Earlier today, I was very bored. I set out to see if I could write a program that would solve 24 problems (see Wikipedia).

Now, I was bored, mind you, and I thought, "Can I solve it in 1 line of code?"

NOTE: I do not recomend this approach, it is not performant, readable, maintainable, or scalable, but it was fun.

using System;
using System.Collections.Generic;
using System.Linq;

namespace Linq24Solver
{
    class Program
    {
        private static Dictionary<string, Func<double, double, double>> ops 
            = new Dictionary<string, Func<double, double, double>>()
                                    {
                                        {"+", (num1, num2) => num1 + num2},
                                        {"-", (num1, num2) => num1 - num2},
                                        {"*", (num1, num2) => num1 * num2},
                                        {"/", (num1, num2) => num1 / num2},
                                        {"^", (num1, num2) => Math.Pow(num1, num2)}
                                    };

        static void Main(string[] args)
        {
            while (true)
            {
                Console.Write("Enter 4 numbers, separated by spaces: ");

                var enteredText = Console.ReadLine();

                if (enteredText.Contains('q'))
                    break;

                var splitStrings = enteredText.Split(' ');

                if (splitStrings.Length != 4)
                    continue;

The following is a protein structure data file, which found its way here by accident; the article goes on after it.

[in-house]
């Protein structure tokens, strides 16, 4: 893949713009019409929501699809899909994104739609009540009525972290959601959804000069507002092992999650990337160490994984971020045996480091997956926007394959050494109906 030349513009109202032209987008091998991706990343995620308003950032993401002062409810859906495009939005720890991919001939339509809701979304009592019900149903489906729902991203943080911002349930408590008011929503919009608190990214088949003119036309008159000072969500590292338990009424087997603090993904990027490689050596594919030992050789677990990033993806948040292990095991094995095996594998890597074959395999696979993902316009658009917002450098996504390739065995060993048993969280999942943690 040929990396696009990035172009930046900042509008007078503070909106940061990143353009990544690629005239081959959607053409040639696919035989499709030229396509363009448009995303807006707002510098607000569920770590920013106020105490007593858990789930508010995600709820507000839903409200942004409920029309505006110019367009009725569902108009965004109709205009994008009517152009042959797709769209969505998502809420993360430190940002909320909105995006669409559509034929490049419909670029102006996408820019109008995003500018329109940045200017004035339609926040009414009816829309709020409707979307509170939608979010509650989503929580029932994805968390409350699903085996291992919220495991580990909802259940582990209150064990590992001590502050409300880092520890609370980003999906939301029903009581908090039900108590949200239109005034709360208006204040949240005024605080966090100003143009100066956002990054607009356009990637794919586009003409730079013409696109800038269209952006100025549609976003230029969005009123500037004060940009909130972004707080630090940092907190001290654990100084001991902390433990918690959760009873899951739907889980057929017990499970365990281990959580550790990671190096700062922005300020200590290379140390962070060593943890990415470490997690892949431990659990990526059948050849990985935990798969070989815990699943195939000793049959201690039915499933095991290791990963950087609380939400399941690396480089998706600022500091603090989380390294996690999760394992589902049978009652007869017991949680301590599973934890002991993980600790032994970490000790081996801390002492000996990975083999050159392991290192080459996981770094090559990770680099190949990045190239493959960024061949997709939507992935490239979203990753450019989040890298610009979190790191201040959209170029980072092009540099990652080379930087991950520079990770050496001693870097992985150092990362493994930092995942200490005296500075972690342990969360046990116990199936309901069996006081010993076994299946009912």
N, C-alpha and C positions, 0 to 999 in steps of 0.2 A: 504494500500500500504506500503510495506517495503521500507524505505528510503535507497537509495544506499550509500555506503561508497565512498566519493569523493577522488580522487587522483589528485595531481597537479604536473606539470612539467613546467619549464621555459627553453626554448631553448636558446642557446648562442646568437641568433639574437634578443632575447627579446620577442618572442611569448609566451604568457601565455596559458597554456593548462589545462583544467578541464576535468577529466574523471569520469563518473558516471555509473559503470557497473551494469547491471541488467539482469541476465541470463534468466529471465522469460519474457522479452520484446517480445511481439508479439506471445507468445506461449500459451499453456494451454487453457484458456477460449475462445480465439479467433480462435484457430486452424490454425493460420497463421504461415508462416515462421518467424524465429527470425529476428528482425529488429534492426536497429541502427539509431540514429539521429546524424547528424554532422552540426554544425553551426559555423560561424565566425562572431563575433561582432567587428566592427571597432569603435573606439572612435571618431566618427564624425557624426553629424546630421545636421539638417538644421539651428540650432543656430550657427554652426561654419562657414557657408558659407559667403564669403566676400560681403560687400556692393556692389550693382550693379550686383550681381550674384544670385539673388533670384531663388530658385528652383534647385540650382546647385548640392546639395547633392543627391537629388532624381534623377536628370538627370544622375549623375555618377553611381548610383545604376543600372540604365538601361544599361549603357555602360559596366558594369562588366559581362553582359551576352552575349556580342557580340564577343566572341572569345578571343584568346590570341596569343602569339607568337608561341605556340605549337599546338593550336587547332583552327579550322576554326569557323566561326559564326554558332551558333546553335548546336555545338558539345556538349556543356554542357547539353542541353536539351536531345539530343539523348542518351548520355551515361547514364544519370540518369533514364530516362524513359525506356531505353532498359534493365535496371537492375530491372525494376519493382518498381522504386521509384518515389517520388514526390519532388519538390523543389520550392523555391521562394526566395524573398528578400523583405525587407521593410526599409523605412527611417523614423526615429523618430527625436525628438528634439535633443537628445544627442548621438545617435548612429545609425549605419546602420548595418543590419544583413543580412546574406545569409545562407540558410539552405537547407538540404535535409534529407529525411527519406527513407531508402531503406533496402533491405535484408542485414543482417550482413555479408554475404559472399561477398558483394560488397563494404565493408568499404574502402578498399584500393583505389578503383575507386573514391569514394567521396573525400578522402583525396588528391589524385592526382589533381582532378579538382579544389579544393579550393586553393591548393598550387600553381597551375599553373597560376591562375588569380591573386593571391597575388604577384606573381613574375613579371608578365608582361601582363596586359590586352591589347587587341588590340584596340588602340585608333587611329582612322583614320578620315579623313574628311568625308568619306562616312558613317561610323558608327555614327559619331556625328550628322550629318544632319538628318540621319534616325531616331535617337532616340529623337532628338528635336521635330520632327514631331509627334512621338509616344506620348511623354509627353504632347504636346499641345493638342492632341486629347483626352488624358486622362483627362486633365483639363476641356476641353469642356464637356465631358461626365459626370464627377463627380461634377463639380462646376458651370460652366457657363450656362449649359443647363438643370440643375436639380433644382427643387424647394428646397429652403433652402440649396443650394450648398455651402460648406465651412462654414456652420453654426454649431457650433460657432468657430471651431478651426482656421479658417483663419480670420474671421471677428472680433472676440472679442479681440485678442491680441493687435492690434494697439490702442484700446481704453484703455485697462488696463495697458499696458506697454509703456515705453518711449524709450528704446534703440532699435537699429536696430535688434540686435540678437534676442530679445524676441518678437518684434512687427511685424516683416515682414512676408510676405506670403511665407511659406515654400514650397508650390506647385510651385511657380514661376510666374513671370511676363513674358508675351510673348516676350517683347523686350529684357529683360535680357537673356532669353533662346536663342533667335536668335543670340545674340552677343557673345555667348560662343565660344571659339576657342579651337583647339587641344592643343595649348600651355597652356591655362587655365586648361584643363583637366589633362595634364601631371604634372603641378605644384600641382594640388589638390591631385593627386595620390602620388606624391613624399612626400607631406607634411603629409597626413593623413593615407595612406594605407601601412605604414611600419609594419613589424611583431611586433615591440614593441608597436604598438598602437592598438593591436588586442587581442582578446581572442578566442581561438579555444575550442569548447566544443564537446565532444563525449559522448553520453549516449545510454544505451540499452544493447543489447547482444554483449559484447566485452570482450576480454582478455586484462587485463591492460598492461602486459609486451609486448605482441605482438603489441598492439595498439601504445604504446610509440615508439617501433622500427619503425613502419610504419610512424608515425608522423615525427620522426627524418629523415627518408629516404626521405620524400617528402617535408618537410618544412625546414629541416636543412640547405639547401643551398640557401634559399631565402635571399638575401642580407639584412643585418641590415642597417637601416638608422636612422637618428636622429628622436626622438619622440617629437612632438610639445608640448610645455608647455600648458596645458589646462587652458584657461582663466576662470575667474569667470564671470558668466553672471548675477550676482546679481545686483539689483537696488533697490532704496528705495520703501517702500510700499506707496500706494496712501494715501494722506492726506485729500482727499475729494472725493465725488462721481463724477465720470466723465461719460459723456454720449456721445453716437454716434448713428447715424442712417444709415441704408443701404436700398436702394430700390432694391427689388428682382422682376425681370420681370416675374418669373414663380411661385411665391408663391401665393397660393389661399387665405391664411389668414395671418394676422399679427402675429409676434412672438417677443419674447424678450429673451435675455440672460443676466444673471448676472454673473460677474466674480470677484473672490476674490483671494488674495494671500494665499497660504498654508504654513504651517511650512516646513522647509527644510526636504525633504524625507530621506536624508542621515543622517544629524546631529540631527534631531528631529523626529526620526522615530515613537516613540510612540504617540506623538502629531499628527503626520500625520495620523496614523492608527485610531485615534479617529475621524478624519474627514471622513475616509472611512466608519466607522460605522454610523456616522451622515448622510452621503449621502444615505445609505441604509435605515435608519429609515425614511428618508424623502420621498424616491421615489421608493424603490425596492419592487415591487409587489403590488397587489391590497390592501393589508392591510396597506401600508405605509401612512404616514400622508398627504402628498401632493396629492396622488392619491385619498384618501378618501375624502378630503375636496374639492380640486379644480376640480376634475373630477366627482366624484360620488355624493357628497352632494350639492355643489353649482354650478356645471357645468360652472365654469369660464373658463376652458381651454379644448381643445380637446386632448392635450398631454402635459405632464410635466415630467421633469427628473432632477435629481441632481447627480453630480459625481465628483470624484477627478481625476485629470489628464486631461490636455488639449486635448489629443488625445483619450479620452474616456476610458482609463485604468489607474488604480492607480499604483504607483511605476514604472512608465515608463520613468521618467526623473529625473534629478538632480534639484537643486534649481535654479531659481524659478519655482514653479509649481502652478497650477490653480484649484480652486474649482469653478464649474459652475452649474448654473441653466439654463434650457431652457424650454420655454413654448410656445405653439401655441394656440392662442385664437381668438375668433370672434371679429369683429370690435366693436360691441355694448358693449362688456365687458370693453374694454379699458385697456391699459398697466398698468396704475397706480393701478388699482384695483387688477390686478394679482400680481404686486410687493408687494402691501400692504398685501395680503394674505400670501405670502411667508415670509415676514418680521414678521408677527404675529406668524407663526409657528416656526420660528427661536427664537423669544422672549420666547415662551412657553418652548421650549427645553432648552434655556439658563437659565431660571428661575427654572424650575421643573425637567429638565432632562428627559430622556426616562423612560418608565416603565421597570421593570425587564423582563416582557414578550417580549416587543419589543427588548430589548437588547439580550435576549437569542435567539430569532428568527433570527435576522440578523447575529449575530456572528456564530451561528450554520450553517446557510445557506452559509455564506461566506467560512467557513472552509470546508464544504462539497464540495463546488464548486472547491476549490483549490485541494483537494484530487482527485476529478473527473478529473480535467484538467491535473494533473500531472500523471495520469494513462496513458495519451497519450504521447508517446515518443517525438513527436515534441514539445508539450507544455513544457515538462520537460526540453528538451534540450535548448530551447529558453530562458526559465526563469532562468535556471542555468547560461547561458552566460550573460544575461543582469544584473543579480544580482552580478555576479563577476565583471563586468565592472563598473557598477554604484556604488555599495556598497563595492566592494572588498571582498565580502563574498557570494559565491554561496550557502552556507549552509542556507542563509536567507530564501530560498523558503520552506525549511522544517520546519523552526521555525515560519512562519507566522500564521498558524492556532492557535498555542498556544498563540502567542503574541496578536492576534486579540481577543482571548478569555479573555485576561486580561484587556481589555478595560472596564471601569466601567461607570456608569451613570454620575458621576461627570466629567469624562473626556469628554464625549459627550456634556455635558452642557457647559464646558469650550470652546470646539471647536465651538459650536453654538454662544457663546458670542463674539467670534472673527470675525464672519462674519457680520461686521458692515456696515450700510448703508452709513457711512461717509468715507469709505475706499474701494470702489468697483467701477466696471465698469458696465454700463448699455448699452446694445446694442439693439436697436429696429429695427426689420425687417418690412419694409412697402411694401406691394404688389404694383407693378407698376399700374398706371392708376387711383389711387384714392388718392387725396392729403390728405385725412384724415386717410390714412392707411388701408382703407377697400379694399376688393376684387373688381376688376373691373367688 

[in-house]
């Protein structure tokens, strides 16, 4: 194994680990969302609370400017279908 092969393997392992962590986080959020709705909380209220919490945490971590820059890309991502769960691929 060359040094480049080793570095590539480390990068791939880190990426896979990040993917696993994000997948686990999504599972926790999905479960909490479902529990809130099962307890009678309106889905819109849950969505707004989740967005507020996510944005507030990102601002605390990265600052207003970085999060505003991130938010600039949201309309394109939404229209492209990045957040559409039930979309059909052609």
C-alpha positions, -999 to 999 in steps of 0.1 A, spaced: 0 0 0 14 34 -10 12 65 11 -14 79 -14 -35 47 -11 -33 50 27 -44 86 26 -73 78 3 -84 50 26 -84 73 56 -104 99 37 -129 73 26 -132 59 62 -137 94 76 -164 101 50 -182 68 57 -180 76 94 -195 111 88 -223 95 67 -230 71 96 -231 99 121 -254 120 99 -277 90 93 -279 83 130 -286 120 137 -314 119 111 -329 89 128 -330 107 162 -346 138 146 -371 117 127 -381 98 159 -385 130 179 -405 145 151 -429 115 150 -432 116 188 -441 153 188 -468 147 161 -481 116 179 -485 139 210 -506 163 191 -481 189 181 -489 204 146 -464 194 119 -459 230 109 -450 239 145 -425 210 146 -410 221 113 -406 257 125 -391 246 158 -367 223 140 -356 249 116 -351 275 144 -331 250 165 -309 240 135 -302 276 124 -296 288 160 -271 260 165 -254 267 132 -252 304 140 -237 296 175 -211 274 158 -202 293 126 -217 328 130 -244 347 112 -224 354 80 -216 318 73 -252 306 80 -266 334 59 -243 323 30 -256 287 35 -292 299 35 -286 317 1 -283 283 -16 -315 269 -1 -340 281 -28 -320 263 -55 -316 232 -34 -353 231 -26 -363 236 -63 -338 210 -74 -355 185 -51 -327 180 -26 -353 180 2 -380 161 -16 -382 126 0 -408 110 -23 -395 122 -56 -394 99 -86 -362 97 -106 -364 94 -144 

var ints = new List<double>();

                foreach (var numString in splitStrings)
                {
                    int i;

                    if (!int.TryParse(numString, out i))
                        break;

                    ints.Add(i);
                }

                if (ints.Count != 4)
                    continue;

                var solutions = ops.SelectMany(op1 => ops
                                    .SelectMany(op2 => ops
                                    .Select(op3 => new { op1, op2, op3 })))
                                    .SelectMany(oc => ints
                                    .SelectMany((a, i) => ints
                                    .SelectMany((b, j) => ints
                                    .SelectMany((c, k) => ints
                                    .Select((d, l) => new { a, b, c, d, i, j, k, l }))))
                                    .Where(x => x.i != x.j && x.i != x.k && x.i != x.l
                                        && x.j != x.k && x.j != x.l && x.k != x.l)
                                    .Select(ns => new { ns.a, ns.b, ns.c, ns.d, oc.op1, oc.op2, oc.op3 }))
                                    .Where(x => 
                                        x.op3.Value(x.op2.Value(x.op1.Value(x.a, x.b), x.c), x.d) == 24)
                                    .Select(x => String.Format("{0} {1} {2} {3} {4} {5} {6} = 24",
                                        x.a, x.op1.Key, x.b, x.op2.Key, x.c, x.op3.Key, x.d))
                                    .Distinct();

                foreach (var line in solutions)
                {
                    Console.WriteLine(line);
                };
            }
        }
    }
}

Now, this doesn't produce results that work if you consider orders of operations, i.e. "1 + 3 * 6 / 1" means "add three to one, multiply that by 6, and then divide that by 1."

Also, this doesn't generate solutions with parentheses like (8/(3-(8/3))=24, but I'm working on it.

Wow I have always thought of creating this while playing the game. Way to go man!

This article has been dead for over six months. Start a new discussion instead.